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Essay by   •  November 11, 2010  •  926 Words (4 Pages)  •  950 Views

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Are dogs just the gentle good-natured companions we take them for? Through my research I found the answers to this question and many others. Some of my questions were about dog senses, dog history, sad facts about dogs and some fun facts.

The Dog Family is a group of at least 36 species of carnivorous mammals that includes the wolf, coyote, jackal, fox, common zorro, dingo, dhole (red dog), and the domestic dog. Dogs, which are also called canids, have large canine teeth, long muzzles, and blunt claws that don't retract into their feet. All but the African hunting dog have five toes on the forefeet and four toes on the hind feet.

Mammals in the Dog Family vary in size from the tiny desert-dwelling fennec, which weighs about 3 pounds, to the gray or timber wolf, which weighs about 44 to 175 pounds. Canids are found throughout all the continents except Antarctica and in nearly every climatic zone.

The Domestic Dog is considered the first domesticated animal. The domesticated dog has coexisted with human beings as a working partner and household pet in all time periods and cultures since the days of the cave dwellers. Scientists believe that the direct ancestor of the domestic dog is the wolf, originally found throughout Europe, Asia, and North America. Remains of a dog, estimated to be 10,500 years old, have been found in Idaho. The oldest dog breed is the greyhound.

A dog's sense of smell and hearing are way better than a human's will ever be. However, their sight and taste are something less than ours. The common belief that dogs are colorblind is false! Dogs can see color but it is not as vivid a color scheme as we see, and they are more sensitive to light than we are. Dogs vision is much like our vision at twilight. Since dogs eyes are on the sides of their heads, they can't focus good on things in front of them. They have a wide field of vision, but not wider than cats. Maybe to make up for their poor vision, the hairs on a dog's jaw, eyebrow, and muzzle help it to detect air currents and the shape and texture of objects.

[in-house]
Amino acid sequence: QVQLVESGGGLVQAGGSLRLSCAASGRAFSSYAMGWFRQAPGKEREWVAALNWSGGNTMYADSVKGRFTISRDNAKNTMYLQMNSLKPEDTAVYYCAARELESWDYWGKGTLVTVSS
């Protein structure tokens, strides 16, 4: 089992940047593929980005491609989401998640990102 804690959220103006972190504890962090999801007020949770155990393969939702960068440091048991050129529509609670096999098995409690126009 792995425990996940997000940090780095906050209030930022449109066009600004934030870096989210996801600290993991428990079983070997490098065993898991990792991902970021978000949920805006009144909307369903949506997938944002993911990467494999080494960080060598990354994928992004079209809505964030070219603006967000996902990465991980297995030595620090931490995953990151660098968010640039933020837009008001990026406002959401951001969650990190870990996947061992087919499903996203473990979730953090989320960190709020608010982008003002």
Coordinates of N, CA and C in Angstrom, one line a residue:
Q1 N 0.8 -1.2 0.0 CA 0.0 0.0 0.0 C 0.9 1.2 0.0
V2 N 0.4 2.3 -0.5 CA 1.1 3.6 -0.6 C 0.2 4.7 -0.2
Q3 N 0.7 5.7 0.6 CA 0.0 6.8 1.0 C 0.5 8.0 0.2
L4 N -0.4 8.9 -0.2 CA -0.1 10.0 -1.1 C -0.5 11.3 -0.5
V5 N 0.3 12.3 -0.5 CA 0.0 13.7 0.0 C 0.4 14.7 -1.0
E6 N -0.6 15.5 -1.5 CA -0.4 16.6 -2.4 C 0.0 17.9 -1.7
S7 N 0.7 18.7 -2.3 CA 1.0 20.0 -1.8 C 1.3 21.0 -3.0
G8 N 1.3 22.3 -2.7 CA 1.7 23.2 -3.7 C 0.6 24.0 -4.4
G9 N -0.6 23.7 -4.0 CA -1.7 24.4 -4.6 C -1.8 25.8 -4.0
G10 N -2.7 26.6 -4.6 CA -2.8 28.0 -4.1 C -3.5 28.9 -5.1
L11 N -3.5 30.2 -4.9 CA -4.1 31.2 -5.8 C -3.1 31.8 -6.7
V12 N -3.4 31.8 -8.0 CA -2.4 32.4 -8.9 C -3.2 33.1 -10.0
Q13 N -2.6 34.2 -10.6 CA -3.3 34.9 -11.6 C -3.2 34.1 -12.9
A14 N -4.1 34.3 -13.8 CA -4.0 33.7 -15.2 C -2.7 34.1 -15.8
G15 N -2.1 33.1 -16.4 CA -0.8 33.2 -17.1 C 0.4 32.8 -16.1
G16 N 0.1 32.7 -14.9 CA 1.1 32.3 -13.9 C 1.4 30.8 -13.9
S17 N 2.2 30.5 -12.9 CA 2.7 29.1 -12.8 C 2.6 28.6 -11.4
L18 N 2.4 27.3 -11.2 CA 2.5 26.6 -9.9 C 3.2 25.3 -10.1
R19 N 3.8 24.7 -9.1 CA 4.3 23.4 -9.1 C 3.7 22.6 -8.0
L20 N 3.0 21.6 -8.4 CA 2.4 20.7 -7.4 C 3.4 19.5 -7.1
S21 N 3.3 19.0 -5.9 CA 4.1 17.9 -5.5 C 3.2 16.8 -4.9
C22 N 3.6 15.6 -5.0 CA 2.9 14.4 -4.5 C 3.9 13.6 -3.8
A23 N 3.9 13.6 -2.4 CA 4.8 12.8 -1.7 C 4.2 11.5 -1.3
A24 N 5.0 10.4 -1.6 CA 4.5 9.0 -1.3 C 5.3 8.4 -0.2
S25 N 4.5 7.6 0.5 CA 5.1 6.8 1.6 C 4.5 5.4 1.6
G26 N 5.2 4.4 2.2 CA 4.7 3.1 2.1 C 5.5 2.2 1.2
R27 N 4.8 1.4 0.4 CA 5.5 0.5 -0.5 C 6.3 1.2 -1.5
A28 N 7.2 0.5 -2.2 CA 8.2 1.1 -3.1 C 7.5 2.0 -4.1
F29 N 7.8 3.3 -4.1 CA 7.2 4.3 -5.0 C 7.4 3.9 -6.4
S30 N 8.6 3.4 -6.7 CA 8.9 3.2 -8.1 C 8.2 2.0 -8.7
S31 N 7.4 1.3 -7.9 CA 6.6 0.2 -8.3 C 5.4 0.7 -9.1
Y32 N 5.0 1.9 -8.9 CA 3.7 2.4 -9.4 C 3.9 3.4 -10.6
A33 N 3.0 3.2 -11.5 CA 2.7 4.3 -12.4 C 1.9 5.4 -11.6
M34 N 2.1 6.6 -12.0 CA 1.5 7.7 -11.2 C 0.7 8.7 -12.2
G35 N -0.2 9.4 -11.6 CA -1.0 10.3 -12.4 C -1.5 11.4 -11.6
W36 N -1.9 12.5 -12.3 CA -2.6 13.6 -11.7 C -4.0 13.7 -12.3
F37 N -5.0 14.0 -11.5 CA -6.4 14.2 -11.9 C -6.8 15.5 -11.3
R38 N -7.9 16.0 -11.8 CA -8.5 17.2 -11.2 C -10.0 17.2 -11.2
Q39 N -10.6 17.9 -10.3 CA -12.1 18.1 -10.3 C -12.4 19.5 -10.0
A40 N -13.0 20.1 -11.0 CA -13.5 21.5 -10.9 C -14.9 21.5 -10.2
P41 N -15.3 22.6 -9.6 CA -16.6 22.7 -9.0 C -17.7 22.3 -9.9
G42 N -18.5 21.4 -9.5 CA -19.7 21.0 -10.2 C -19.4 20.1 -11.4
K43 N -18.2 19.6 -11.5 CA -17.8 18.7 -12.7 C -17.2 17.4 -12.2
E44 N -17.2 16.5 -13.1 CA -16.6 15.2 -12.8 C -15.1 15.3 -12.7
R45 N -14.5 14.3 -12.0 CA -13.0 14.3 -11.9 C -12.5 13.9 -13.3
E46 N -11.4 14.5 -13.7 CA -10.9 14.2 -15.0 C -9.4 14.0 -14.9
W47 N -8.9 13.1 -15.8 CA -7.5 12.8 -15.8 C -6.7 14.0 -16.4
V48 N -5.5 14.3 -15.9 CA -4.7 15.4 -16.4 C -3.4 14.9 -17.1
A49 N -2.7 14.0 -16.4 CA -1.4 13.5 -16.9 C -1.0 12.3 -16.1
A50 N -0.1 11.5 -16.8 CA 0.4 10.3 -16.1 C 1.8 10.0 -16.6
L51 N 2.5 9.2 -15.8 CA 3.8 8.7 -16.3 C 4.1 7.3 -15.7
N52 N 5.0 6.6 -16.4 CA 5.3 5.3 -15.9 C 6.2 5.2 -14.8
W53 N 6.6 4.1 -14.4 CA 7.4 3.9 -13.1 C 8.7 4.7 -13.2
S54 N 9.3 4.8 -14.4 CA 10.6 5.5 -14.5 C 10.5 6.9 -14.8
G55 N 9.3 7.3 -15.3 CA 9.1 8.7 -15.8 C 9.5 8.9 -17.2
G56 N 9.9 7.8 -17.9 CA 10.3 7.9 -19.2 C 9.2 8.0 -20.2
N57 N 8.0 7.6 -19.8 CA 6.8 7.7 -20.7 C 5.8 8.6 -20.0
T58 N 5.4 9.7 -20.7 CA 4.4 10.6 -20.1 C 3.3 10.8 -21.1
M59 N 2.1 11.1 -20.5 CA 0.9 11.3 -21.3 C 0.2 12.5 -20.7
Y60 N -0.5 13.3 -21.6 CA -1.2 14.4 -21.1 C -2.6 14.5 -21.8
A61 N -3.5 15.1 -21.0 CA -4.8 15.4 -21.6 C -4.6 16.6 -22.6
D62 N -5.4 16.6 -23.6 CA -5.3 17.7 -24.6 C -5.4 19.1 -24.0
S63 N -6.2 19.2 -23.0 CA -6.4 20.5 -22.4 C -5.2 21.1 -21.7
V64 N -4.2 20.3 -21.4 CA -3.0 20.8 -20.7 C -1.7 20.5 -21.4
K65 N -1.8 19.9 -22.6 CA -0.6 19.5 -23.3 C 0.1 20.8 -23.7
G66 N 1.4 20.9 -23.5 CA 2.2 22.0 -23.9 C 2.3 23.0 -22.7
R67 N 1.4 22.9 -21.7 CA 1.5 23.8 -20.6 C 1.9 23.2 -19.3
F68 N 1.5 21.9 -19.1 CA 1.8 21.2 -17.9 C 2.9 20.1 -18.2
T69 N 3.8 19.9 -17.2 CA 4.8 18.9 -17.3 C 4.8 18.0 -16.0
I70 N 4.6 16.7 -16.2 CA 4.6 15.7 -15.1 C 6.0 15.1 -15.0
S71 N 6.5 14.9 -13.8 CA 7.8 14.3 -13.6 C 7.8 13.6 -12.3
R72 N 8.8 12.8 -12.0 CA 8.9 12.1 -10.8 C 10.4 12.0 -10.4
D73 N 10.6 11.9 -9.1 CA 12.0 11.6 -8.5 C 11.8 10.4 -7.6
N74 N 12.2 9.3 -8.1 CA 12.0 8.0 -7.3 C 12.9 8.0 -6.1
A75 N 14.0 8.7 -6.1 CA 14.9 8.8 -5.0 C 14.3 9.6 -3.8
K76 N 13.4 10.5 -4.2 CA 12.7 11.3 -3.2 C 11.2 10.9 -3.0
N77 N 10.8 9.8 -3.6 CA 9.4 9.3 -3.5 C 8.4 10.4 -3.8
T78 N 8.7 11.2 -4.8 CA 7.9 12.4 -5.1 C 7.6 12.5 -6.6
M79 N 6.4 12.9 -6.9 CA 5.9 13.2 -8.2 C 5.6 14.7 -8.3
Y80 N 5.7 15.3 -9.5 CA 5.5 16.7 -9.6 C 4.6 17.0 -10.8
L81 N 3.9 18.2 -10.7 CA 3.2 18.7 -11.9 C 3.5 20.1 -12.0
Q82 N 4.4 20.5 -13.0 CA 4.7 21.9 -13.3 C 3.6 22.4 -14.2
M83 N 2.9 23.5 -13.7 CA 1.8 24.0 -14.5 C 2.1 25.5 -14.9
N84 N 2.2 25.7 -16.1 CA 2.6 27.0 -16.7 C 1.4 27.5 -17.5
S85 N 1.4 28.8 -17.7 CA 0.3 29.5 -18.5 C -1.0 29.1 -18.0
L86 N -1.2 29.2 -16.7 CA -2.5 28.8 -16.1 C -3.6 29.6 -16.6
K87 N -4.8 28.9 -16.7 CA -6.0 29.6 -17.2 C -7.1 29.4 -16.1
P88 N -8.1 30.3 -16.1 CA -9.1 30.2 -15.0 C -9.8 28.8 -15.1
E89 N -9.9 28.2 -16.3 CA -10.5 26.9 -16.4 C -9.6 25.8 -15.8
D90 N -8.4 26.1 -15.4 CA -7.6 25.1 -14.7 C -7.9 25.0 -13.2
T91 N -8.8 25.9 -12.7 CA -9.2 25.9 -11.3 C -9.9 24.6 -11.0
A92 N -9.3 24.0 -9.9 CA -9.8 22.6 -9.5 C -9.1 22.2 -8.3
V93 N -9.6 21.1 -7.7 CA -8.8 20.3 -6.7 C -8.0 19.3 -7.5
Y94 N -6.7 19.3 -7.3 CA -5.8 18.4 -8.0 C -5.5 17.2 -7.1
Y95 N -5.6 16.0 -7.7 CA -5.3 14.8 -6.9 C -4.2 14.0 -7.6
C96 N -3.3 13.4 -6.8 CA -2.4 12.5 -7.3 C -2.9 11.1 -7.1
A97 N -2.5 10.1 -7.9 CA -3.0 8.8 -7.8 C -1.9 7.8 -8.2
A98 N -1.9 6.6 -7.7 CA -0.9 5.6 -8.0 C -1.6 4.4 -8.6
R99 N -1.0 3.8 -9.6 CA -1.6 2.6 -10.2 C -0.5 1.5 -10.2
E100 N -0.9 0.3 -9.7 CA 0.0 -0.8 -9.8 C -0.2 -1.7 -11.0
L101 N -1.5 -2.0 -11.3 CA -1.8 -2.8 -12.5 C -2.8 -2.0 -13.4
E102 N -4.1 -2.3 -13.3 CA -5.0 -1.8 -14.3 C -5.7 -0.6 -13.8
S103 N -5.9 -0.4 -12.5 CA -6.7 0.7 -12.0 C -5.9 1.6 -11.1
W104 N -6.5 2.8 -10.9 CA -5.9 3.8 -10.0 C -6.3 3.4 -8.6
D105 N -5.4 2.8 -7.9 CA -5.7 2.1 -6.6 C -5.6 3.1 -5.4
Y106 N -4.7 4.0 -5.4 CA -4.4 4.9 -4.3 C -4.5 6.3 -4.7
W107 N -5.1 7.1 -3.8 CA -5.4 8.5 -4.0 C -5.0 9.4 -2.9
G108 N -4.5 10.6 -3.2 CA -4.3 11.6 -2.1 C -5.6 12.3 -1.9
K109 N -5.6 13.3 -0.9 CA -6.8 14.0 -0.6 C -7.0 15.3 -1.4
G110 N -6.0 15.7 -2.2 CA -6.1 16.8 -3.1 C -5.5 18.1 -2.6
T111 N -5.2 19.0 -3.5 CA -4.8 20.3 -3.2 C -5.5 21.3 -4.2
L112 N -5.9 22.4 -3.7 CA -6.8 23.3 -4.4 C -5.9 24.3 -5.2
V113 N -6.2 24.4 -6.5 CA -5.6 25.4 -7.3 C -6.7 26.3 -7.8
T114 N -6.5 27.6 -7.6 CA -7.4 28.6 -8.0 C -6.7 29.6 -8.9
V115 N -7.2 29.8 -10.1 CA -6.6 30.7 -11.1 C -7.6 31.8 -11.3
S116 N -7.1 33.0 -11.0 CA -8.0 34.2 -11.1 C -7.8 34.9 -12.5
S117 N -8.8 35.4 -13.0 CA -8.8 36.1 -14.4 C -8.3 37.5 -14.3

Dogs can smell much better than we can, about 1,000 times better. They can smell a person's moods, such as when you are sad or happy, and they have about 40 times more smell receptors than humans. A dog's nasal membrane lining is so big, it has a surface area greater than the dog's entire body. A dog can distinguish between two different types of hotdogs. A scent can stay with a dog for life.

Dogs can hear things, like the sounds some insects make, that human ears can't even detect. Dogs can hear sounds that are up to four times further away than humans can hear, and they can hear thunder from hundreds of miles away.

A dog's sense of taste is much like its eyesight. Taste is the least important sense to dogs. Dogs have 1,700 taste buds while humans have more than 9,000 of them.

Dogs dream. If you look at a dog while it's sleeping, sometimes you'll see its eyes move and twitch

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